Are you focused on telling them about your product or service or are you making them understand that choosing your firm will deliver that special feeling they are seeking by making the purchase? Are you sure that you made the visitor know that you understand their needs, wants, problems, etc.? What techniques did you implement to get your points across?

    How are You Going to Get the Visitor to Stop and Think About Your Service or Product?

    Remember… they are ready to pass by your website in a blink of an eye. What are you going to do to engage them? The answer you come up with will be critical to the success you have in gaining their confidence enough to buy or call you. Make sure what you say is NOT the same old thing they are used to seeing or reading on other websites. Be boring and you lose! Address the issues that appeal to the visitor and they WILL STOP! This is hard work… but worth the effort.

    What Kind of “Call to Action” Statements are You Placing on Your Website?

    Turning a visitor into a prospect or client is one of the most critical actions of your website. How will you engage them? Once they know that you understand their needs and wants, they are more inclined to follow your CTA direction. Call to Action statements are critical to the success of any website’s conversion. Guide them in a manner that is more telling, rather than selling. Don’t be afraid to be assertive.

    How Does Your Website Address the “Who Are We” Issue?

    Again, it is about making the website visitor feel confident that they are choosing a reputable firm or organization with which to do business. They need to read about your success. This can be done by exhibiting your affiliation with associations, awards won, satisfied client statements, client success stories, examples of your work, etc. Show them you are a “player” in your industry.

    Are You Prepared to Answer: “What Makes You Different”?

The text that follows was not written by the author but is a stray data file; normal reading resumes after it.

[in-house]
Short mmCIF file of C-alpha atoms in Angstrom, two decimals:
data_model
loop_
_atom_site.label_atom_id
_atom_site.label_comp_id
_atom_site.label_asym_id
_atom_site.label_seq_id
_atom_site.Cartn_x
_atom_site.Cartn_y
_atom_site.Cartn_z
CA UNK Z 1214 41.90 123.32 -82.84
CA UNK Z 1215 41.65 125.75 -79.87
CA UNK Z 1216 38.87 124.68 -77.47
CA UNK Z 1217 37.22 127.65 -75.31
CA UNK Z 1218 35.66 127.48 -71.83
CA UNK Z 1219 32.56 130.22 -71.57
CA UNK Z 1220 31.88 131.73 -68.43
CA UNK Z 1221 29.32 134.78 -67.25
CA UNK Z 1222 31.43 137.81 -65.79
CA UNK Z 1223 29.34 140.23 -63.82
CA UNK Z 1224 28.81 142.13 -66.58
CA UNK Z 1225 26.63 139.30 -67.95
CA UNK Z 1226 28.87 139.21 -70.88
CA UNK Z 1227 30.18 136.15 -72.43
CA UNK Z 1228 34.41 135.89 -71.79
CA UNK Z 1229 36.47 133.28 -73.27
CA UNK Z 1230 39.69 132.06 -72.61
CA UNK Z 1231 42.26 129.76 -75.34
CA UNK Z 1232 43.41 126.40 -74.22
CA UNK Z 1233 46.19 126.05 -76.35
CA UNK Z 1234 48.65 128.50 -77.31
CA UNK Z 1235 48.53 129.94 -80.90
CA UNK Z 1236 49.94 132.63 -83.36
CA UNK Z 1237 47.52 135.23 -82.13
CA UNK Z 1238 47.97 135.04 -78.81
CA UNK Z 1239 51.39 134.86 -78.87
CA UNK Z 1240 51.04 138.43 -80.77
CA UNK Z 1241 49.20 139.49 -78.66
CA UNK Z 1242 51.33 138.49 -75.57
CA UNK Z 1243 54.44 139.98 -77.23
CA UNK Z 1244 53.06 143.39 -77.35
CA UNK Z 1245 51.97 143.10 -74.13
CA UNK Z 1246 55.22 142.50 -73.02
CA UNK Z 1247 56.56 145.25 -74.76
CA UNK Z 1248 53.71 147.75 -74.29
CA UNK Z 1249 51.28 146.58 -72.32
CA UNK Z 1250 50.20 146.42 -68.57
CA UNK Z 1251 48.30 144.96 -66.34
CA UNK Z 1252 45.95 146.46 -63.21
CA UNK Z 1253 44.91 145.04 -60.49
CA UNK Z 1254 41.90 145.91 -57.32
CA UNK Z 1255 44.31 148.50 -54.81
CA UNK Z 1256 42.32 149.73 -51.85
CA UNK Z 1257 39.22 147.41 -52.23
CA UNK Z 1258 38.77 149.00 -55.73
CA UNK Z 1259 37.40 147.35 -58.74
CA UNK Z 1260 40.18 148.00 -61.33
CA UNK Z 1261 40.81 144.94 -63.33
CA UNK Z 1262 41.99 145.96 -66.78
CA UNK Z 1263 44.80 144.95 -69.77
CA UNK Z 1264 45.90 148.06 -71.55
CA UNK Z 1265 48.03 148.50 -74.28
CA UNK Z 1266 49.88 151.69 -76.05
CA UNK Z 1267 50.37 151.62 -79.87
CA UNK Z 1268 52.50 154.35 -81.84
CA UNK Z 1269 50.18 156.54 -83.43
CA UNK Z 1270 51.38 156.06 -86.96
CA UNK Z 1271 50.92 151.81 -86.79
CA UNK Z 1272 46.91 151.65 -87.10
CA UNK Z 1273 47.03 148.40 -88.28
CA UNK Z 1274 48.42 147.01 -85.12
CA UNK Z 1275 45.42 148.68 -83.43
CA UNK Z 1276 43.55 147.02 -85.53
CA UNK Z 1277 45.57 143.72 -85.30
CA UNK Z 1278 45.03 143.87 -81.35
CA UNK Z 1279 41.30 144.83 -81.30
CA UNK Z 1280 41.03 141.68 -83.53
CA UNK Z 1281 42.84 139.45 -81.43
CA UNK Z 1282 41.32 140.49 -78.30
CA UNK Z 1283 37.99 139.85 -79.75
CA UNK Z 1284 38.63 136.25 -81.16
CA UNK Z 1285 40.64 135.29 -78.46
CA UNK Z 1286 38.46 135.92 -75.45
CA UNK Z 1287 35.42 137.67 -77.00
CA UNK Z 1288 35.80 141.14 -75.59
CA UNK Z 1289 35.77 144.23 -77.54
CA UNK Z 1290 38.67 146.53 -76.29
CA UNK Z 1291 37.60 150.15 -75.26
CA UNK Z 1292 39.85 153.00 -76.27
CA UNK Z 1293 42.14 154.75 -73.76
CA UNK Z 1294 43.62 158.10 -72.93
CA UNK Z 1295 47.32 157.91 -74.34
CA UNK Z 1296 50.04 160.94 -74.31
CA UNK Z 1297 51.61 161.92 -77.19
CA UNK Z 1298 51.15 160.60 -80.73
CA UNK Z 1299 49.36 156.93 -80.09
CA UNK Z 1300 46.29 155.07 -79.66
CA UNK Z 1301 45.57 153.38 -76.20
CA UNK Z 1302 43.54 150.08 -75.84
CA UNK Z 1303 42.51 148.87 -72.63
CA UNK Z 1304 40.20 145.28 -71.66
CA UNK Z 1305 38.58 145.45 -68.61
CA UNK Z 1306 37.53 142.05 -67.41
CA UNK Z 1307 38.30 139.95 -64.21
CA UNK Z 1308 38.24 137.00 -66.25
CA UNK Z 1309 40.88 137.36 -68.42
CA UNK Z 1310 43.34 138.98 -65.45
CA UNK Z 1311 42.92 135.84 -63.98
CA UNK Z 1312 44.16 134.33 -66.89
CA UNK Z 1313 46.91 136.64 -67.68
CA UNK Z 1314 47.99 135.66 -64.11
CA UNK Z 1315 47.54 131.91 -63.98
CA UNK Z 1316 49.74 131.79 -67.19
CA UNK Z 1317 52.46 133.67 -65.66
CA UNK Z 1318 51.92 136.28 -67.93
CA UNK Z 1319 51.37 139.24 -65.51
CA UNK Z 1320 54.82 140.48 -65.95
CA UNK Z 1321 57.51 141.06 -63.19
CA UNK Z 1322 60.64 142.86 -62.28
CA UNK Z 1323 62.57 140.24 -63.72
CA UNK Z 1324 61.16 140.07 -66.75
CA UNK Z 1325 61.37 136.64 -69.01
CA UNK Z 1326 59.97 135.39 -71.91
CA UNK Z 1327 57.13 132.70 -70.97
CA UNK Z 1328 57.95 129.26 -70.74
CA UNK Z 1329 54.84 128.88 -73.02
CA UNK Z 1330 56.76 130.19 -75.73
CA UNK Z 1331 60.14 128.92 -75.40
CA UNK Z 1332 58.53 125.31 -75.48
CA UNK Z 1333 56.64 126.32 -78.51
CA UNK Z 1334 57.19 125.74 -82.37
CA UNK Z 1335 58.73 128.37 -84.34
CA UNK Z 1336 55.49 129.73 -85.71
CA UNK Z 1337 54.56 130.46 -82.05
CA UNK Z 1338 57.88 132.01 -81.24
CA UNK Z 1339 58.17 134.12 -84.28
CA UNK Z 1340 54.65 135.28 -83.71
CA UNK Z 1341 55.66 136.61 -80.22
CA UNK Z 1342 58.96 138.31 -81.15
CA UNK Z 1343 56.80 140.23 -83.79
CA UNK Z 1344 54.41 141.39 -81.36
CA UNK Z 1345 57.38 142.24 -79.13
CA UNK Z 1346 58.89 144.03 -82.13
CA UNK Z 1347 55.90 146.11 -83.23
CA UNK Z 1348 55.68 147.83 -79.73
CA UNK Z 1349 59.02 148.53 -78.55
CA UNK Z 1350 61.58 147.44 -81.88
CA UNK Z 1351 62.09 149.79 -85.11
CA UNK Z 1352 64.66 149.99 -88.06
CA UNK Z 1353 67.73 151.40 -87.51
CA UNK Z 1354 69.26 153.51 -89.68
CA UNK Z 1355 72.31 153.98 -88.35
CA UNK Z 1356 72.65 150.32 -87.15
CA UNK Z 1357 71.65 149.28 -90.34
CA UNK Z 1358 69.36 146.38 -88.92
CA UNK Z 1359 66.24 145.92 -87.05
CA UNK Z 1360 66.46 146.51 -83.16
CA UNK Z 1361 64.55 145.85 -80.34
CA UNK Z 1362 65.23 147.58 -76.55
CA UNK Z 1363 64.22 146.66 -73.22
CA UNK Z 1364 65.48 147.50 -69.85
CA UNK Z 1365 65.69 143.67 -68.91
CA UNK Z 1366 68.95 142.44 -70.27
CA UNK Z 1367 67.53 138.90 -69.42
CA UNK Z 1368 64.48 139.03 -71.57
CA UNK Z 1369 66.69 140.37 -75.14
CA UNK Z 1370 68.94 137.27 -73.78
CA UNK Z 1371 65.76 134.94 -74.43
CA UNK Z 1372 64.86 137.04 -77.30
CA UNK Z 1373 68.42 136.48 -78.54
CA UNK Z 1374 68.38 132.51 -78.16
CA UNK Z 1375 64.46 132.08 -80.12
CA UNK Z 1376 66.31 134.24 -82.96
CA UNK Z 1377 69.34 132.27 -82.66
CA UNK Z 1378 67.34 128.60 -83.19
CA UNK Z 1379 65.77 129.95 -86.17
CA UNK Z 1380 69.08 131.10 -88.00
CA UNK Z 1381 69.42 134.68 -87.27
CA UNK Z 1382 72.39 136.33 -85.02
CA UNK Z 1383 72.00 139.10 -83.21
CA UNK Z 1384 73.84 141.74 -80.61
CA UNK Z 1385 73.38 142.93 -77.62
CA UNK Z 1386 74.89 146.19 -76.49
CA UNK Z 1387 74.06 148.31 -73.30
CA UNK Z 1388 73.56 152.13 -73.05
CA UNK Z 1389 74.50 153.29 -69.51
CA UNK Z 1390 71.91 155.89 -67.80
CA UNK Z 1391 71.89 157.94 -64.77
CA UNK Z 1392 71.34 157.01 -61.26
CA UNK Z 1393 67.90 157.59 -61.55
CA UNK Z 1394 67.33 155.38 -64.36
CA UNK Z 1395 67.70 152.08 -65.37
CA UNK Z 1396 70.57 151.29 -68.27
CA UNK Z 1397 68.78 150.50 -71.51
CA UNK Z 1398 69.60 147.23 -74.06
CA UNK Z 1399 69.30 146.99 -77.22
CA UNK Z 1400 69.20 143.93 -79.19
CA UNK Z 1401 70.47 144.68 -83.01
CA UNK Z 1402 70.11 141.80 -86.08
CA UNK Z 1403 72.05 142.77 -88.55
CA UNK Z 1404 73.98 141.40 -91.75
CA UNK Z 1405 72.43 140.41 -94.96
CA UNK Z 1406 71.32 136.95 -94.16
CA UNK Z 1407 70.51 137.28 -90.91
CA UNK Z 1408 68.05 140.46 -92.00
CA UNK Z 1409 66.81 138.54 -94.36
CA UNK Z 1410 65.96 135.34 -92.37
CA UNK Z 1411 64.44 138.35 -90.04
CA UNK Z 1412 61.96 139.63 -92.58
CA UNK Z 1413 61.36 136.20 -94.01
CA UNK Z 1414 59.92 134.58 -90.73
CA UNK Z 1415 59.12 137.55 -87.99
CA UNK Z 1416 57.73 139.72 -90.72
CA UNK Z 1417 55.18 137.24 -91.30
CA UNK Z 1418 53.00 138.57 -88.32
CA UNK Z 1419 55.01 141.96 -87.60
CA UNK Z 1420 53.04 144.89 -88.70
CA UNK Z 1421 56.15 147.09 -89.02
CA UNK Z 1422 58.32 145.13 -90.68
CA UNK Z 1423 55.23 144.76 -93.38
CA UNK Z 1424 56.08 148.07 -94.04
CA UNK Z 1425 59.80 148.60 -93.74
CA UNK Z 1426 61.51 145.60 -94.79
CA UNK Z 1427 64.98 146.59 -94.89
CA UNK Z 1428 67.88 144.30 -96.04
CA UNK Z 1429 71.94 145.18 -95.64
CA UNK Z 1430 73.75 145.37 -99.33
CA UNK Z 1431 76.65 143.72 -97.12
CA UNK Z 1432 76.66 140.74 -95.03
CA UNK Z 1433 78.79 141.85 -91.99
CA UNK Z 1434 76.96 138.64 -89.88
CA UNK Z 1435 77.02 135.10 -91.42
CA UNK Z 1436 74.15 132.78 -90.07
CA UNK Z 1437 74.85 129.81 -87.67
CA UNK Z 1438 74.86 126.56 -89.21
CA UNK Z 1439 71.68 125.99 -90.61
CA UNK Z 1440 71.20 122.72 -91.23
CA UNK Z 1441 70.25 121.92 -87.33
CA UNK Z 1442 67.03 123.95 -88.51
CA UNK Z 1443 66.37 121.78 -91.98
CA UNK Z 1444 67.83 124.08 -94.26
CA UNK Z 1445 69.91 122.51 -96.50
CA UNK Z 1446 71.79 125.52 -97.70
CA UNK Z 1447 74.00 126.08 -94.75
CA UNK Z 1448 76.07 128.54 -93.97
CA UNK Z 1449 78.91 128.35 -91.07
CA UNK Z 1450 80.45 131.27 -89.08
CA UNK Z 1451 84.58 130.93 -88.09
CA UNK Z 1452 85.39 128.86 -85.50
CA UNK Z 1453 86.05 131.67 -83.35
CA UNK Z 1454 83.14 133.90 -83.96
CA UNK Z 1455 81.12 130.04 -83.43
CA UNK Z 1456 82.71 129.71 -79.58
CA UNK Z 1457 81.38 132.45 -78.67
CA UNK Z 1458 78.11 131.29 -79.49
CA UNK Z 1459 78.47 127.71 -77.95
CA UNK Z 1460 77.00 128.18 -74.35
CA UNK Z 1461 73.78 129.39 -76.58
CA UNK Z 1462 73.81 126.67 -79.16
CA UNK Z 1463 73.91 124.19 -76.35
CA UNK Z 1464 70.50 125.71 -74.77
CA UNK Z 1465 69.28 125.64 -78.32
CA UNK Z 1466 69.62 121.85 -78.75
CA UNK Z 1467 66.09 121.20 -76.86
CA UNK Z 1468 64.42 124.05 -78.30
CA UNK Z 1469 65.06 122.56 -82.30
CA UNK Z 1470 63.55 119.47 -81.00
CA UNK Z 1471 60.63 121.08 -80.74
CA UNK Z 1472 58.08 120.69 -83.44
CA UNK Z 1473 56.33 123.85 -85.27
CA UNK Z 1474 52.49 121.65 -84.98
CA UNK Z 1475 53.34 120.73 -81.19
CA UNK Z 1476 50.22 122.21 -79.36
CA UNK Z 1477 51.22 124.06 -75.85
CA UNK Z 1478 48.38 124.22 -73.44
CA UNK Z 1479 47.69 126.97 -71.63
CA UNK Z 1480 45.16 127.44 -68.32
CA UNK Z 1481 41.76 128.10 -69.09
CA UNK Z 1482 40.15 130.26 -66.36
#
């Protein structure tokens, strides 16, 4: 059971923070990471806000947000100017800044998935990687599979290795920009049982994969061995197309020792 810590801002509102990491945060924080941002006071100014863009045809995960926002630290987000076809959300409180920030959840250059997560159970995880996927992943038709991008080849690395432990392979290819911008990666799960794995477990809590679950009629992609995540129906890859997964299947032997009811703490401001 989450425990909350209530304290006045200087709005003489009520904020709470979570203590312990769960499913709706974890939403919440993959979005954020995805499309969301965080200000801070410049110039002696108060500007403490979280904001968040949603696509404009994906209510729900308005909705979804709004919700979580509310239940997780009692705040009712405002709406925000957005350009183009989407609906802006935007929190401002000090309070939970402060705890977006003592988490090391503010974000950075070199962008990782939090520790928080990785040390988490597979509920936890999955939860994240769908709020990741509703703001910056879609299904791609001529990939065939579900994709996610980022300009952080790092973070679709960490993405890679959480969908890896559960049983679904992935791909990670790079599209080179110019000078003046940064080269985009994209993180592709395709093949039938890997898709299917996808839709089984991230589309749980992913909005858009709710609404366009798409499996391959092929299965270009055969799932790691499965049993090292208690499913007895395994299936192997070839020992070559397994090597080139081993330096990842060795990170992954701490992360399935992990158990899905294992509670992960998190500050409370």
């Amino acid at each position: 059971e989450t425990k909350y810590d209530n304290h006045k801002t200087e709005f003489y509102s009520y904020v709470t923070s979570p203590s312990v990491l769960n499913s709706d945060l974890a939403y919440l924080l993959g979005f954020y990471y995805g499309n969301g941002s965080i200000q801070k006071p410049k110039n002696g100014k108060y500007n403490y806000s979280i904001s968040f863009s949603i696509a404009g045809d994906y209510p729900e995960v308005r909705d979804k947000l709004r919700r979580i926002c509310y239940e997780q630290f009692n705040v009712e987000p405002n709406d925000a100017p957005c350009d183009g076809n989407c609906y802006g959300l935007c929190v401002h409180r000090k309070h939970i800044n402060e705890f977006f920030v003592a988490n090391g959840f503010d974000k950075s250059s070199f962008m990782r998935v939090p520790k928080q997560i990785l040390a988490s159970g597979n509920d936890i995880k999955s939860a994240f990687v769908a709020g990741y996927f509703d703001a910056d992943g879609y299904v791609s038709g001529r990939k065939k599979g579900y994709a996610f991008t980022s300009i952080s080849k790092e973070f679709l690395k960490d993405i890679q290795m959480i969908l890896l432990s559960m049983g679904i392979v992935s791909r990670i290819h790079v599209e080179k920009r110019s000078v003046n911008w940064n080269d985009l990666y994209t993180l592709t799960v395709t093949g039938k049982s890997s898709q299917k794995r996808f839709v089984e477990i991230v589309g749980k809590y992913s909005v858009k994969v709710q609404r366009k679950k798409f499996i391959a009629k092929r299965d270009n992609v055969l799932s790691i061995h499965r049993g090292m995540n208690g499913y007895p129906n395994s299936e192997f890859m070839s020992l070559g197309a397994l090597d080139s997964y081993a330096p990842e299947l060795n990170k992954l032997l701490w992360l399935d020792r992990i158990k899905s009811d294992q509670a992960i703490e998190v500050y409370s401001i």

What have clients and prospects said about you and your company? Have they applauded you for your approach to doing business? Did they say you made them feel like you understood their needs and wants? Think back to the reasons clients buy from you. How did you meet their needs and wants? Give your prospective clients reasons to do business with your firm.

    A final thought…

    Make it your primary goal to understand the potential client. Look at your website through that client’s perspective. Who are they? What makes them different? What do they individually want and need? Be informative… do more telling than selling. They will “get it” and appreciate that you have made them an educated buyer. Finally, tell them what you want them to do next. Get them to take the first step and be ready to deliver on the expectations you have set throughout your website!

    Finally, be sure to hire Internet marketing professionals to do the job if you don’t have the capabilities in-house. Too much is at stake to leave this part of your business to chance! We are pleased to provide you the insightful comments contained herein.

    Get custom website design at a bargain price with NC Square

  • Nate 1:54 PM on October 5, 2009 Permalink | Reply  

    Identifying a Marketing Message that Works 

    By Anton Pearce (c) 2009

    In your consulting business, chances are you have spent a lot of time thinking about the specific services you can provide to clients. You’ve probably spent a great deal of time and effort working on processes, so that when clients come to you you’re able to provide them real solutions.

    Unfortunately, many solo professionals don’t put the same kind of time and thought into their marketing message. They put up a website, perhaps, that goes into great detail about how it is they can solve their clients’ problems. Then, they can’t understand why no one is buying.

    It’s because they haven’t developed a core marketing message. What, exactly, is your core marketing message? It’s the message you want to get across to your potential customers. It’s the thing that will convince potential customers that you have the answer to their problem. The success of your business will, ultimately, depend greatly on how clear and effective your core marketing message is.

    Introducing Yourself

    One of the reasons you’re marketing your business is so that people will choose to hire you. That sound’s rather basic, but it can be overlooked. Your marketing message needs to say who you are. Making sure your name, or your business name, is included in your marketing efforts will help insure that, even if the potential client doesn’t hire you right away, they’ll remember you for when they are ready to buy.